Alce was not exactly afraid, but she wished she knew what was going to happen. The uncertainty of her fate at their hands made her uneasy. She felt her heart beating wildly as they took her to their largest church, a small distance from the outskirts of the city. An extraordinary number of Christians were gathered outside the church door, but they merely watched her as she was propelled inside. The heavy wooden doors closed of their own accord after Alce and the Christians had entered, blocking the spectators from view.

The gang that had come to collect her brought her into a menacing, high-ceilinged room. Against every wall there was tiered seating, and every available space was filled. Deacons, archdeacons, subdeacons, priests, and other Christian authorities of all kinds gazed sternly down upon her. Alce was lead to a simple wooden stool in the center of the chamber. As soon as she was in place, the room emptied but for her and those seated above.

“Are you Alce?” one of them began.

She nodded.

“You have been spreading a tale that Christians use magic and that we call it miracles when we do so. Is that correct?” another asked. She could not tell where the voice originated, but it hardly mattered. None of them gave their names or allowed her to identify them in any way.


“What we are most interested in at the moment is finding out who told you this.”

“No one told me,” she said.

“Come now, Alce. We know how these things work. We know far better than you do. You see, in order to learn this magic, one has to be initiated into the Mysteries of Christ. Not all Christians are initiates. Those who remain outside the Mysteries have no knowledge that this magic exists. The only way you could have learned this is by the mouth of an initiate.”

“You see, woman, revealing any of Christ’s Mysteries is punishable by death. We must know who told you. We are more interested in finding the traitor out than in removing you.”

Removing me? thought Alce. What does that mean?

“Who told you?”

“No one.”

“That is not a name, woman. We are not playing games here. Either you tell us, or we will have to get it out of you some other way.”

“I already told you.”

“The person who revealed this secret to you must be dealt with.” This Voice was different from the others. It was deep but quiet and wispy. Alce thought that this man must be much older than any of the other priests. “You are the only one who can aid us in meting out justice.”


Another Voice answered. It seemed the Old Voice had taxed itself. “By telling us the name of the person who revealed our magic to you.”

“No one revealed it to me,” Alce repeated. “I found out on my own.”

Silence saturated the chamber. Alce shifted on the stool, more from the itch between her shoulders than from any discomfort in the seat. She could feel each eye boring into her, and it seemed that there were hundreds.

“You discovered this without any outside influence?”

“Yes. I saw the magic, when I was at an execution of several Christians. They cast a spell to keep the beasts from them.” She did not know why it surprised her that she was able to recall that day in the arena with perfect, vivid clarity.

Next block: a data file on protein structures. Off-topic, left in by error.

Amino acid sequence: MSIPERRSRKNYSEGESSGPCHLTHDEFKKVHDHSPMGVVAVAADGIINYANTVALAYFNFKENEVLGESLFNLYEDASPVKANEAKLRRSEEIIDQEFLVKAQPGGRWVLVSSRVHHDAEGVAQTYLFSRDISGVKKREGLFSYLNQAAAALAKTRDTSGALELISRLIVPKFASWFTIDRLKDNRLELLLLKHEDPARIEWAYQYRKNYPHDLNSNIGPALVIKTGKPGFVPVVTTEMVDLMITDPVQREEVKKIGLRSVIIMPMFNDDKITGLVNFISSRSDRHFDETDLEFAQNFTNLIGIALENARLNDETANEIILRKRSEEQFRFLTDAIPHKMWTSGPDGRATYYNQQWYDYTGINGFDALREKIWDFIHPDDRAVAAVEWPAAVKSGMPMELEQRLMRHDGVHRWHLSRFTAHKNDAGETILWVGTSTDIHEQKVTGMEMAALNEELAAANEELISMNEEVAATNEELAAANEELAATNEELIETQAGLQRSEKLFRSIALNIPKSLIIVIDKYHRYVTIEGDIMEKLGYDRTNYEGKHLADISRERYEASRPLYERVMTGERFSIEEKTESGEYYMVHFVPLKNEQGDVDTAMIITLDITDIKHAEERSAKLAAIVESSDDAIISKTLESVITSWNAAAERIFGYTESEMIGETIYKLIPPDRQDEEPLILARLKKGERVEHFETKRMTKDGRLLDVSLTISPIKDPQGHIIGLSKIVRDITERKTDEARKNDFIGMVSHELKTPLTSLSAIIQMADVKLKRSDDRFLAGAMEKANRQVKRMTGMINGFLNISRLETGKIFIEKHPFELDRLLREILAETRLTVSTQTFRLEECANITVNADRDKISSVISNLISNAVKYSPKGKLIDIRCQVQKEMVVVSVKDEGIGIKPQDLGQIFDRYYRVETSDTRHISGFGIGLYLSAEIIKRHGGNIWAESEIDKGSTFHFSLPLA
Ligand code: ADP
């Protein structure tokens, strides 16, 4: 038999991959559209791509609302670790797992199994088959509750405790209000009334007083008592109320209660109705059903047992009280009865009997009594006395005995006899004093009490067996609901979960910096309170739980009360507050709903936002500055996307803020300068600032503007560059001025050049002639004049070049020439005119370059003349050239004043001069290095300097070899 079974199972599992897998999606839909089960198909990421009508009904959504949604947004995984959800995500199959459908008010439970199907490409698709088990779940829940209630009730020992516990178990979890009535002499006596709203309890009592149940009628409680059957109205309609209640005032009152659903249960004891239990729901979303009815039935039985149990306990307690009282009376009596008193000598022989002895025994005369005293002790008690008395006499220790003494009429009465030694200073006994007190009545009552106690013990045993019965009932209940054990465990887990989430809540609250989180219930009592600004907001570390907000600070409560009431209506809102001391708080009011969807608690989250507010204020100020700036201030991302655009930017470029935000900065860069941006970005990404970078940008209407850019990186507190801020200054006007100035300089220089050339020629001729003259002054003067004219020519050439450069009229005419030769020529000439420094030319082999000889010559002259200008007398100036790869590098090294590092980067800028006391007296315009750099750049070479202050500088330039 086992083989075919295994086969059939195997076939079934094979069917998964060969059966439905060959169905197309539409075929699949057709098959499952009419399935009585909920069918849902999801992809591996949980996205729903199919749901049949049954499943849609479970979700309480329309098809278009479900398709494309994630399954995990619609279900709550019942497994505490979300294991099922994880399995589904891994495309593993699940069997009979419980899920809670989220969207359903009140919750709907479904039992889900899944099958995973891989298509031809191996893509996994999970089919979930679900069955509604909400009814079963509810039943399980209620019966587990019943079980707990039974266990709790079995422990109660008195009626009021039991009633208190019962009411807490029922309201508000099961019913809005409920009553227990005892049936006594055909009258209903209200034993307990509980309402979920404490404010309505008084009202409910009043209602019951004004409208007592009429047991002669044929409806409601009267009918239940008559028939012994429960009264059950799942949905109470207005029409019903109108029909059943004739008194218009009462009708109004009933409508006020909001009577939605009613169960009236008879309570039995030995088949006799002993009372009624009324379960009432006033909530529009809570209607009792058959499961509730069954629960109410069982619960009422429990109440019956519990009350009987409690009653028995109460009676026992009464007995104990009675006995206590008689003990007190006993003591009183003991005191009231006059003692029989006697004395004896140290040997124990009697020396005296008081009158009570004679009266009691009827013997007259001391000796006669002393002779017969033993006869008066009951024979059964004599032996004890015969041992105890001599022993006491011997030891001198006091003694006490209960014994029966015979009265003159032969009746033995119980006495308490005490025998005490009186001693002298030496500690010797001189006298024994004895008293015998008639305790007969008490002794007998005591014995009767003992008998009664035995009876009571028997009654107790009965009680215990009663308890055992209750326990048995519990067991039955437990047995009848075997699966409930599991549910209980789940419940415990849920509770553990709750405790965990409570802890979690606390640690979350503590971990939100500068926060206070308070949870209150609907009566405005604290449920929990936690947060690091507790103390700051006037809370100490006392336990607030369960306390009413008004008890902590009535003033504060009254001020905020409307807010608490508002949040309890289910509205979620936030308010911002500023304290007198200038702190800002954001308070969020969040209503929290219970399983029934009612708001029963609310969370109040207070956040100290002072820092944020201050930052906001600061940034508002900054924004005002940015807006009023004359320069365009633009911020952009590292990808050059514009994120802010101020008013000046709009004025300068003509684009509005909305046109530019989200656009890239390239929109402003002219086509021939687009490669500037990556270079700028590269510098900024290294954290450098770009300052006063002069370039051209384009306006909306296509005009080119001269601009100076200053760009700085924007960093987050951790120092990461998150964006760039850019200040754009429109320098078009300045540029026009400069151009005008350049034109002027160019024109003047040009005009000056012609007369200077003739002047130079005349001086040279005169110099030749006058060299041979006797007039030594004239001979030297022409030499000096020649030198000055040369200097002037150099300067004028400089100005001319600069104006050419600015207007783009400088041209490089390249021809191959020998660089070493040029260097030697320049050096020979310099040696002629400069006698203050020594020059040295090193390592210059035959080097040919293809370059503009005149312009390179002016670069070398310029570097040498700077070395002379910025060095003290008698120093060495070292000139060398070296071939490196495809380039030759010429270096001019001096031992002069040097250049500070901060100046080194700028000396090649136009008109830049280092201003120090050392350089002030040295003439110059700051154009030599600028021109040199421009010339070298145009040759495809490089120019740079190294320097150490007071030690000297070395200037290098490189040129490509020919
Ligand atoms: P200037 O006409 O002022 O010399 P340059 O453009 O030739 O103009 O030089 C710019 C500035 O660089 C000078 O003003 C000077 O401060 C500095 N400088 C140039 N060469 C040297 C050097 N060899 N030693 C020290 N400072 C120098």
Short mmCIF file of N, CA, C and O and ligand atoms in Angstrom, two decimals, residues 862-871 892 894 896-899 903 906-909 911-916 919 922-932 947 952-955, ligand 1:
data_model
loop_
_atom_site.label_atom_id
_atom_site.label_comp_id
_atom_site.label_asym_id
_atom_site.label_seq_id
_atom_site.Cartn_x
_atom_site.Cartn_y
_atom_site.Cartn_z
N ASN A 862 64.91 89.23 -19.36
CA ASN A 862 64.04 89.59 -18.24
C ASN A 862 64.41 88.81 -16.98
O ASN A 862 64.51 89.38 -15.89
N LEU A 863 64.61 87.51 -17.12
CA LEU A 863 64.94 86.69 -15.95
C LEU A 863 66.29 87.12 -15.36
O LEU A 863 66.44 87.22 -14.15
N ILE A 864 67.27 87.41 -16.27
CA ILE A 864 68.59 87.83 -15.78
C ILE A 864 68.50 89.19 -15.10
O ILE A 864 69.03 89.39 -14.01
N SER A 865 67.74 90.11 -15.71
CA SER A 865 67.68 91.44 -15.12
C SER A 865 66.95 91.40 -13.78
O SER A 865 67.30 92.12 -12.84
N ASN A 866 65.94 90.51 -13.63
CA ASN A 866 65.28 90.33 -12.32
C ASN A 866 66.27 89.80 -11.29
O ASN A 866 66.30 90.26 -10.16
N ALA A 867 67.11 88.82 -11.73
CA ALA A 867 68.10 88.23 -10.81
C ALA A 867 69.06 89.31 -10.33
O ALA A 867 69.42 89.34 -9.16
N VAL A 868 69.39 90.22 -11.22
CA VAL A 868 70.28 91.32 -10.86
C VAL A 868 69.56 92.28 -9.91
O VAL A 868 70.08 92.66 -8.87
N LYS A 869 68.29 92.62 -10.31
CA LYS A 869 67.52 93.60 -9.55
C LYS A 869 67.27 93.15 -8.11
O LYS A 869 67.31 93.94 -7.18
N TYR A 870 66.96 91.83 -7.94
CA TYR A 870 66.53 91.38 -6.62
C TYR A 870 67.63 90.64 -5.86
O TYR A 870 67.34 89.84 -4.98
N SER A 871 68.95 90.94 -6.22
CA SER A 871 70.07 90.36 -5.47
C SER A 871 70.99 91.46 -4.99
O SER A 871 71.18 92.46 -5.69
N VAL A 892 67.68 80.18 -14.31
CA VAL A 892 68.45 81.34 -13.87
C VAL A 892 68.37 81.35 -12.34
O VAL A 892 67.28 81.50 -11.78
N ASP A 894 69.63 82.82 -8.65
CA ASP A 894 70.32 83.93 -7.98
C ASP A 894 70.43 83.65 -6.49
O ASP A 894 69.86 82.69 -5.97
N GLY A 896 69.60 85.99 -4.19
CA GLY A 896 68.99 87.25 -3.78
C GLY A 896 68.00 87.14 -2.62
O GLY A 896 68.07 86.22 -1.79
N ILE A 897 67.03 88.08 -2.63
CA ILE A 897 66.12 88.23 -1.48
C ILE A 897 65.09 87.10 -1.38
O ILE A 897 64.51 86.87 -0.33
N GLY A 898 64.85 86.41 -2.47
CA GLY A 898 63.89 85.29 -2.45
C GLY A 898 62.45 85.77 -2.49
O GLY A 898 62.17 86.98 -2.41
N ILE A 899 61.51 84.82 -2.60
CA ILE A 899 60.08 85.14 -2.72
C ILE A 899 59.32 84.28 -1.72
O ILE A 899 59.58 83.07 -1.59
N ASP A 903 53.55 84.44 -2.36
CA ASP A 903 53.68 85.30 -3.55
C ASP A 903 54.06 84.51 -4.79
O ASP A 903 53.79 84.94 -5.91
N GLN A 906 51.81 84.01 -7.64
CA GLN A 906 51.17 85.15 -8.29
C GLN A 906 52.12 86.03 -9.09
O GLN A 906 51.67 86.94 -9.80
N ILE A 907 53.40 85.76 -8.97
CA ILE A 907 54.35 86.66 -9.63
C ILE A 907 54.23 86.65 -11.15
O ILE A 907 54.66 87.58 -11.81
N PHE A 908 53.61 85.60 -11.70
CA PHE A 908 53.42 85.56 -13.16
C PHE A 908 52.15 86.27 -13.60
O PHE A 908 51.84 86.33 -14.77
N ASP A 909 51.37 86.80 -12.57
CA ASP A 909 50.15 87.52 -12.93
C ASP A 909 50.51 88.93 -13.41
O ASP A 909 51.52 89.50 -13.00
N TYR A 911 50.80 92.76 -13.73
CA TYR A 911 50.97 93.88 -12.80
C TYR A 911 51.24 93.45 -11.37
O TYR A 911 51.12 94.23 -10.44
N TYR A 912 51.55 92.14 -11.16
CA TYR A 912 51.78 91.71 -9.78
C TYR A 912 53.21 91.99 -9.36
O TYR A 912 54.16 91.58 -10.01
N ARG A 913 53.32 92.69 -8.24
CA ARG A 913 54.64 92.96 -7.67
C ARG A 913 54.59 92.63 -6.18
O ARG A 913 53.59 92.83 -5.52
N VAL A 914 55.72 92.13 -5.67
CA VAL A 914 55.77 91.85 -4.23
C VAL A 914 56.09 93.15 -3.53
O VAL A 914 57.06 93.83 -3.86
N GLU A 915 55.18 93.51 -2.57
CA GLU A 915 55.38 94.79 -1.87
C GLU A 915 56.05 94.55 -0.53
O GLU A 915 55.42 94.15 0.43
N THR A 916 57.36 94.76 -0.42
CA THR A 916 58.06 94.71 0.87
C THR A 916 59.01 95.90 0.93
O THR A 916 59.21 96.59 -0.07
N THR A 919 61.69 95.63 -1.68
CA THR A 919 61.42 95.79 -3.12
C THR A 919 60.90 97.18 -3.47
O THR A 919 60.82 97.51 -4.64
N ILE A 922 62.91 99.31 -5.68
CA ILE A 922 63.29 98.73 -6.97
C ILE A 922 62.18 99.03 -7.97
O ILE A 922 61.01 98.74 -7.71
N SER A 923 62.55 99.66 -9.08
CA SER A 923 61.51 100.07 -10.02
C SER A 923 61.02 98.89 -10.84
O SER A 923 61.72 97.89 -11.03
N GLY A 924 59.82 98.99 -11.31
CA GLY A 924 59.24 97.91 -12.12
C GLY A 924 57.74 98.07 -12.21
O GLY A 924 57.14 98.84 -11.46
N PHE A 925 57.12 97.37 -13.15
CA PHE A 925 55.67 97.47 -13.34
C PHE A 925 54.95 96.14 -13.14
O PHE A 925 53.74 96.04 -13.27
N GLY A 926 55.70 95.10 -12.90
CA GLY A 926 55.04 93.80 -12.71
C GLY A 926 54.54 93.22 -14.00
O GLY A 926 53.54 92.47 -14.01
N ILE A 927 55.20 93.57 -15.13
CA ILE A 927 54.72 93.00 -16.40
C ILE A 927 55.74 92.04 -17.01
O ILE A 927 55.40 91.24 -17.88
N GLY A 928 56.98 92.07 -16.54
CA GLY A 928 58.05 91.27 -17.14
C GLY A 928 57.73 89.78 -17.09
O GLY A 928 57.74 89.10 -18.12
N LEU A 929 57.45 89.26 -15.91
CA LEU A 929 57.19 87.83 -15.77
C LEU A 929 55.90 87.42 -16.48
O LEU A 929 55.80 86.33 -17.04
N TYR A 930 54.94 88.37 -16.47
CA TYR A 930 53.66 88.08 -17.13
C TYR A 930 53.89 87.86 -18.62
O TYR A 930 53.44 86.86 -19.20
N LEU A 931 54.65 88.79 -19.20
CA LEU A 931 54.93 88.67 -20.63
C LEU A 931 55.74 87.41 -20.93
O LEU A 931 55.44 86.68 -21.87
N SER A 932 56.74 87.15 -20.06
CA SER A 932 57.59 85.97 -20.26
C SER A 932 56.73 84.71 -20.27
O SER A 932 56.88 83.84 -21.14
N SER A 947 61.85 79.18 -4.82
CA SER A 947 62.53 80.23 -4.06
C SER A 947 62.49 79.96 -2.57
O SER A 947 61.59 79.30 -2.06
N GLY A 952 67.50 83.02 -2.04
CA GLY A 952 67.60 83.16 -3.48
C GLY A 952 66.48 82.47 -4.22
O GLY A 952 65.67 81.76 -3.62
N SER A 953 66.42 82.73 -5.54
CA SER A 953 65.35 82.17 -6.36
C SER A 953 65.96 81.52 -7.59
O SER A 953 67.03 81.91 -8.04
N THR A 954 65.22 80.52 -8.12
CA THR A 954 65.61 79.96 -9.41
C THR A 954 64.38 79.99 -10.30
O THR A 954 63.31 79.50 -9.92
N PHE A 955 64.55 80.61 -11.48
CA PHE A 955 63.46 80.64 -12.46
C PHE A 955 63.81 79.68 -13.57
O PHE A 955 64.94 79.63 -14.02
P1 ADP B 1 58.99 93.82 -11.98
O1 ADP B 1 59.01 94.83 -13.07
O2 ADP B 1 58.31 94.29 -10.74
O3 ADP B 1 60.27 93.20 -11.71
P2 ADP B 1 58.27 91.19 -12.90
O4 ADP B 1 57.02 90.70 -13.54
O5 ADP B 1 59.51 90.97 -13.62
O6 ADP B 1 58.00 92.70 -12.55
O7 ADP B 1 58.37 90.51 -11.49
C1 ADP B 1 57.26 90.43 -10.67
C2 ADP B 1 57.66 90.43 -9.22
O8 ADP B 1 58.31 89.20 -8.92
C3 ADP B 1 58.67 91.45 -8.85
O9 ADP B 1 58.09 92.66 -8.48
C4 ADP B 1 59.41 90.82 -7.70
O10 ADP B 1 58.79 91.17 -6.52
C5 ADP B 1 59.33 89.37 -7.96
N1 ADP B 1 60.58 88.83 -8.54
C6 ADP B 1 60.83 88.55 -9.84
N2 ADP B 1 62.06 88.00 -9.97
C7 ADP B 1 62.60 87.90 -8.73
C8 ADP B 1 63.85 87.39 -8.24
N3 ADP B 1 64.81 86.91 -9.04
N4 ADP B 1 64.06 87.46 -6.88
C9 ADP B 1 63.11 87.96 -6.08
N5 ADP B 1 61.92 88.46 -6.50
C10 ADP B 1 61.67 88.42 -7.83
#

“Can you describe to us what this magic looked like?”

Alce took a deep breath and closed her eyes. Their questioning was beginning to put her nerves on edge. “There was a shimmering around them, and the air bent in a way that air should not bend. Then, when the animals tried to attack them, the shimmer transferred to the animal. It happened first with the panther and then the bear, two different times.”

“How is it that a misguided Pagan is able to see the divine magic of Christ?”

Alce shrugged helplessly. “I don’t know. That was the first time it ever happened. I could not explain it if I tried.”

“This is quite a story, Alce. However, we are no country simpletons. Tell us now, who disclosed this sacred magic to you?”

The Old Voice spoke again. “We are no longer asking the right questions. She is not lying; she did discover the magic by use of her eyes. We must turn to our other most imperative responsibility in regards to this breach of the Mysteries.”

“Of course.” This Voice was the same that had called her a “misguided Pagan.” He spoke with a rough, cold tone. It very nearly made her shiver. “Have any others of your little cult, dubbed Alcenians, witnessed the magic?”

Alce shook her head. “No, not directly. None of them know anything of it but what I have told them. They do not have any physical proof.” She probably would have said the same even if it had not been true. She could not purposefully endanger her followers.

“Good, good. You are their only firm link to this knowledge.”

There was a murmuring and a rustling from above. The light had been arranged to let them see her, but did not illuminate them. Though the light obscured her vision more than assisted it, she knew that they had risen in unison. Her blood chilled. Whatever came next, it would certainly do her no good.

“This little story of yours diminishes us in the eyes of all infidels. You realize that we cannot allow the continuation of the Alcenian belief.”

I suppose they are going to remove me now.

The priests, deacons, archdeacons, subdeacons, and other Christian authorities struck up a frightening chant. Alce stood because she did not want to feel so small, but did not try to leave the room. She knew that the attempt would be futile. The chanting continued for a while, her sweat growing colder every minute, until blackness closed in.